XCOR evaluated several sites before settling on Florida. It was wooed in part by more than $4 million in state and local economic incentives and a skilled technical workforce idled by the end of NASA’s space shuttle program last year.
The proposed site, to be located at the Shuttle Landing Facility, would include a hangar, flight operations center, manufacturing and assembly plants and a center to support space flight participants.
XCOR said it hopes to open its KSC site in October 2014. The company expects to employ about 150 engineers and technicians by the end of 2018, said chief operating officer Andrew Nelson.
Commercial suborbital spaceflights are expected to bring in between $600 million and $1.6 billion in revenue within a decade after the start of operations, a recent study commissioned by the U.S. government and the state of Florida shows.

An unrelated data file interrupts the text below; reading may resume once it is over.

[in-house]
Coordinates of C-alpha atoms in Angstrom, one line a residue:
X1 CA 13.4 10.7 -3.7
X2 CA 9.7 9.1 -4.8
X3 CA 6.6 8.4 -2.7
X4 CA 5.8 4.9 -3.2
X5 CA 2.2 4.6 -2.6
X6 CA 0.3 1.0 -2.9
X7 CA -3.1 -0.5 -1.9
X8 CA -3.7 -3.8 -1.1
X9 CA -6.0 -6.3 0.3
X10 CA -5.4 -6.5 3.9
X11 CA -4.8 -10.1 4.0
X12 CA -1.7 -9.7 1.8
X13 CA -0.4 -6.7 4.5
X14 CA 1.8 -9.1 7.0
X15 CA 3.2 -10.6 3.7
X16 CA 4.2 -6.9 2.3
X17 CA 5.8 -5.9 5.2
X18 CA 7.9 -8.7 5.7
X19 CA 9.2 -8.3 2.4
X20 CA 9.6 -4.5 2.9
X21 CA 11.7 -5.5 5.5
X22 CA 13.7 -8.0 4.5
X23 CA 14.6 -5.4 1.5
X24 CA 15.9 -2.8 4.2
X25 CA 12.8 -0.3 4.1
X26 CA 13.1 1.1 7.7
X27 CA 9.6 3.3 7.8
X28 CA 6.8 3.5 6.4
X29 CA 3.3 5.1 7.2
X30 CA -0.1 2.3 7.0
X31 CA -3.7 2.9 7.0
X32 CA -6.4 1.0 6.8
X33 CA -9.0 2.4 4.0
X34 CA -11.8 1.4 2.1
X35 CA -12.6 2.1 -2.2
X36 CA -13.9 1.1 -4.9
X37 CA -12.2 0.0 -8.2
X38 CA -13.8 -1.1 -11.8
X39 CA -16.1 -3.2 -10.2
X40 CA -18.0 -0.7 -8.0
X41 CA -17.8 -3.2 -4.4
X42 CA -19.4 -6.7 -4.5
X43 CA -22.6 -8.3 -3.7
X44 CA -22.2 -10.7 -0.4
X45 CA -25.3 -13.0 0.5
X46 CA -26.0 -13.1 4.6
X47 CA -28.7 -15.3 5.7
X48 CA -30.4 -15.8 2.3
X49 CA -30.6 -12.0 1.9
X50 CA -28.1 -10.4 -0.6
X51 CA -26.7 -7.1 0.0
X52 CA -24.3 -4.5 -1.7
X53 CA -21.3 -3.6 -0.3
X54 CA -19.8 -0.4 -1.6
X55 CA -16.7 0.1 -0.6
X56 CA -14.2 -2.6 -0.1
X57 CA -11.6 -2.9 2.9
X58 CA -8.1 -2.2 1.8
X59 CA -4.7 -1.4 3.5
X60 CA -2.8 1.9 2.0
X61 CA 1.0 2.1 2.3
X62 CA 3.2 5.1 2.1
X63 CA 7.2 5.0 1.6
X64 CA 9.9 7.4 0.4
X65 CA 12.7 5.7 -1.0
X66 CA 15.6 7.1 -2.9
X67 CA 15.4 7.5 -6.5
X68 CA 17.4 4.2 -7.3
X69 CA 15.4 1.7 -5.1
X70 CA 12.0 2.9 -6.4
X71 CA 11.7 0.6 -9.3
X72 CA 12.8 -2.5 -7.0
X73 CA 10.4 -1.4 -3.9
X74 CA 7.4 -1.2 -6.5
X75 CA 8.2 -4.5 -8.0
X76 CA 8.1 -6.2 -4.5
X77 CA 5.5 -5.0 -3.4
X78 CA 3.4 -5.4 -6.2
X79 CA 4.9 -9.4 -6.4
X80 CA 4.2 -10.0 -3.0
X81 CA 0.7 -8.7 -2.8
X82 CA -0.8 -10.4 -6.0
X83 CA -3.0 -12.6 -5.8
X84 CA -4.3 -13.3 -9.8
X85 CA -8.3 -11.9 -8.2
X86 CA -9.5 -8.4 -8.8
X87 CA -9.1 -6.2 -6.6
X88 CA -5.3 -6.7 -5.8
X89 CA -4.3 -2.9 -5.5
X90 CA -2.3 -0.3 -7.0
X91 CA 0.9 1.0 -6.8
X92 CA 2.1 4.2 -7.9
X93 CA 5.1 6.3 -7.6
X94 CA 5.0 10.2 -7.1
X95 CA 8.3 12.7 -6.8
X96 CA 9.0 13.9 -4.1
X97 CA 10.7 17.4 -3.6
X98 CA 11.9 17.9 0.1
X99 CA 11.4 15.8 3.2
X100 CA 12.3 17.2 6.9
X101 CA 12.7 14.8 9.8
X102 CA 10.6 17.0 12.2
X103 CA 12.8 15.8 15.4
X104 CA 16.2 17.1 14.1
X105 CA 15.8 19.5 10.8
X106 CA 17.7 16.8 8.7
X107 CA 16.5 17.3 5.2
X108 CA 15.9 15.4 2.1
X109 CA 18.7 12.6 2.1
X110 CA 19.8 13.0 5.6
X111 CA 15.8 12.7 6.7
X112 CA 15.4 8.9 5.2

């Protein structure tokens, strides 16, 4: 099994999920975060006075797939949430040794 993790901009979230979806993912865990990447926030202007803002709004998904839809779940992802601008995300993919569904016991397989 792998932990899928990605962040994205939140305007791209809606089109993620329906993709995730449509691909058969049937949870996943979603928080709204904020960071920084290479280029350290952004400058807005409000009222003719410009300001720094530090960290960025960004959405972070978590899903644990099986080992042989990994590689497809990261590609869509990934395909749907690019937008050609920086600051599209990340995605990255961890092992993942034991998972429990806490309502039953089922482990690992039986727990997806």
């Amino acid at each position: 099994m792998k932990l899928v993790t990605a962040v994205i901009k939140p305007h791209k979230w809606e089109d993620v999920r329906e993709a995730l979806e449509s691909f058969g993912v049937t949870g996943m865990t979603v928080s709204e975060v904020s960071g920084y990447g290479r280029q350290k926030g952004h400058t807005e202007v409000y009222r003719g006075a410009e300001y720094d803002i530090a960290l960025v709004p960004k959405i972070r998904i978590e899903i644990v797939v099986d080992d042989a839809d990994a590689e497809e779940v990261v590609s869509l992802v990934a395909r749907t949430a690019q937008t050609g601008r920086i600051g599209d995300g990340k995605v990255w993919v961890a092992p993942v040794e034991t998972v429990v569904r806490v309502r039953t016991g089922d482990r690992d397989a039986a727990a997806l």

“When you have a vehicle like Lynx flying you can expect to see technology clusters around it,” Nelson told community leaders and guests at the Kennedy Space Center Visitor Complex on Thursday, where the Florida expansion was announced.
In the wake of the shuttles’ retirement, NASA is in the midst of transforming its Florida launch site to handle a variety of government, commercial and military space and aviation projects.
XCOR previously announced it was moving its corporate headquarters and setting up a research and development center in Midland, Texas, lured in part by $10 million in financial incentives.
XCOR’s agreement with NASA to use the Shuttle Landing Facility is still pending, said Frank DiBello, president of Space Florida, a state-backed economic agency that is brokering the deal and contributing $3 million to the project.